Outdoor Education Cookbook: Empathy Towards Wildlife (Early Years Lesson – Cleaning Animals)

Earlier this year, when schools closed across the globe and many went to online learning, our Pre-Kindergarten year-level team wanted to focus on some causes of what would eventually become a pandemic.

At the time, it was coming out in the news that the source of the virus was a wild animal market.

Many questions about animal welfare and human safety arose.

We wanted to touch on this subject with our young learners, but how could we do it appropriately?

As someone who has taught about conservation and climate change for years, I knew that going the “doom and gloom” way is never as effective as keeping things positive with learners. We decided to come up with a lesson about caring for animals.

This was a lesson students did as part of home learning, but you can absolutely do this in your classroom or even better, outdoors where dirt can be found!

The purpose of this lesson is to grow empathy towards animals and wildlife.


Keeping Animals Clean:

Leading up to this activity, you can have conversations with your class about their needs as children. What do they need in order to survive? (food, water, shelter, love, a guardian) What do they need to make them happy? (friends, a new toy, their favorite blanket)

What do animals need to survive? What do animals need to be happy?



1. Find two bowls or other containers. Fill one with dirt, or something else messy. Fill the other with soapy water.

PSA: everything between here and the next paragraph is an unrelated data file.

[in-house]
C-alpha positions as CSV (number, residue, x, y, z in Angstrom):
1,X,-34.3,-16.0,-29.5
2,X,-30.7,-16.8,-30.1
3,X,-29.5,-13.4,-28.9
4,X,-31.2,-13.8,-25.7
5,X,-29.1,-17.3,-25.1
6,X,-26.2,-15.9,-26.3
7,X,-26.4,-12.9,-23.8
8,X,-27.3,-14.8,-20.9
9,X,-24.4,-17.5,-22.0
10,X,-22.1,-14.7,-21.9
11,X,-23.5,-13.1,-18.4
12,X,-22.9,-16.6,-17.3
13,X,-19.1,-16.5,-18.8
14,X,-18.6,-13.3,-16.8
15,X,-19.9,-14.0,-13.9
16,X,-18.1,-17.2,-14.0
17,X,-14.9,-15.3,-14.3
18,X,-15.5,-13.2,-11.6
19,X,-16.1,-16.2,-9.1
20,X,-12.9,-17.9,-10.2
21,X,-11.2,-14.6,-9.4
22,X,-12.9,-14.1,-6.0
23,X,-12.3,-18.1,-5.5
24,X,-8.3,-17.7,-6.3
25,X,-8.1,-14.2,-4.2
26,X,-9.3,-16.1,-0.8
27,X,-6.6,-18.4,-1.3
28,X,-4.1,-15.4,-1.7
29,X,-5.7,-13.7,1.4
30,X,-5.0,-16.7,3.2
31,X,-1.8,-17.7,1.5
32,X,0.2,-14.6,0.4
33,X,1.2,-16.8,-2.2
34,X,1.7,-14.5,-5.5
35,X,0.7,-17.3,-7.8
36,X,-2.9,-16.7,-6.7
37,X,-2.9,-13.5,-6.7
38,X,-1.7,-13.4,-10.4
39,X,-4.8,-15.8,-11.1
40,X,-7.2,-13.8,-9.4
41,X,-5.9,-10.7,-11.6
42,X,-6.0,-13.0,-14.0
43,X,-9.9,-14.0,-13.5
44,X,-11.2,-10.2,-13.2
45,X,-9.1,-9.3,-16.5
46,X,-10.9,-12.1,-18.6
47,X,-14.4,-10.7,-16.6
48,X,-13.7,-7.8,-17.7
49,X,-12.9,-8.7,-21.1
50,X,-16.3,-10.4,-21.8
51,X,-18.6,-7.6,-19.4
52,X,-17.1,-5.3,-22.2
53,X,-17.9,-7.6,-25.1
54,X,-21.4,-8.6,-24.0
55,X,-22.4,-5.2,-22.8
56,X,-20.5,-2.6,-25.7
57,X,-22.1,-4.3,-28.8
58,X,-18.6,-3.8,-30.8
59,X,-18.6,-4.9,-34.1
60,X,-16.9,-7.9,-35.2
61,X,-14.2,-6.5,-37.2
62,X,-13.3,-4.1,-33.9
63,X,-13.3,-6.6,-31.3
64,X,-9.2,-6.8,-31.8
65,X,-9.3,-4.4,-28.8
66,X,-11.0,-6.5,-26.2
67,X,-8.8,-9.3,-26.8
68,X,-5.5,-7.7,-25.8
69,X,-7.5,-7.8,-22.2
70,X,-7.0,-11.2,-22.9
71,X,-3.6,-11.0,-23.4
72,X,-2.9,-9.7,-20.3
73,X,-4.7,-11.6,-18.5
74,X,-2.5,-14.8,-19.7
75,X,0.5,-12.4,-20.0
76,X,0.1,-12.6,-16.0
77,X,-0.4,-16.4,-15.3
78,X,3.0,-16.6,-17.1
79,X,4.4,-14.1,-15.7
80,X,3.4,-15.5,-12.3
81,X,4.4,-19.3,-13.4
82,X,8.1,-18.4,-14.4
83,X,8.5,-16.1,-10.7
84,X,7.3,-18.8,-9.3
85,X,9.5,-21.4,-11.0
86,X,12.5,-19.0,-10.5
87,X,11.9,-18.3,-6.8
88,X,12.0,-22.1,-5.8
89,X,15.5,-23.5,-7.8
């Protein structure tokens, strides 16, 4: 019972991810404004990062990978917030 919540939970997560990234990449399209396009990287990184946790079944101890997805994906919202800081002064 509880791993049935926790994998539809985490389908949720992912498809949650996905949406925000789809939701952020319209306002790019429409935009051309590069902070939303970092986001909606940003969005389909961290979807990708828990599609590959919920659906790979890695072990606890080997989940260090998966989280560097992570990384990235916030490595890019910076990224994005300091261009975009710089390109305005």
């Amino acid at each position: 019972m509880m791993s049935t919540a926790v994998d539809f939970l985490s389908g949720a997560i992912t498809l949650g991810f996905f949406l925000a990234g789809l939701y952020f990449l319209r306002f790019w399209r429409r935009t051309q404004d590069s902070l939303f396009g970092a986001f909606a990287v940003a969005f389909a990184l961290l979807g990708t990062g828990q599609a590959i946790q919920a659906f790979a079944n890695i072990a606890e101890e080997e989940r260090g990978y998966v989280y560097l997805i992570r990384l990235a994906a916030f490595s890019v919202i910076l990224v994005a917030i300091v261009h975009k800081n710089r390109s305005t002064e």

2.  Find some toy animals who could use a good cleaning. Now, play with them in the dirt! Make up a game with them if you like. Think about what they might be doing or why they got dirty.

3. Now, it’s time to help them get clean. Using old toothbrushes, washcloths, or just your hands, help wash your animals. Think about how animals get clean in the wild. What do you think they do? What about pets? How do they take baths?

Reflection Questions for students:

How did it make you feel to help these animals get clean? What could happen to an animal if it gets too dirty? Are there people in the world who help animals? How do you think the animals felt after you helped them?


Follow up:

This background knowledge they now have and reflection on their feelings would be perfect to help them understand more the role of a wildlife rehabber. A connection with a local wildlife rehab center could be made and possibly have someone visit your class to talk about the importance of their real-world job.


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During this lesson, one parent brought her daughter to a place where she could interact with real animals and develop her empathy even more.


About the Podcaster/Writer:

Kevin O’Shea is a PYP/Nature/Outdoor educator currently based in Shenzhen, China (currently in Japan). He is a father, husband, and avid naturalist. Kevin is an advocate for outdoor play and nature education.  He was the host of the long-running Just Japan Podcast and the  Making Better Teachers Podcast!

Twitter: @MadForMaple

Instagram: @shizenwildlife

Facebook: Making Better Teachers

Email: makingbetterteachers@gmail.com



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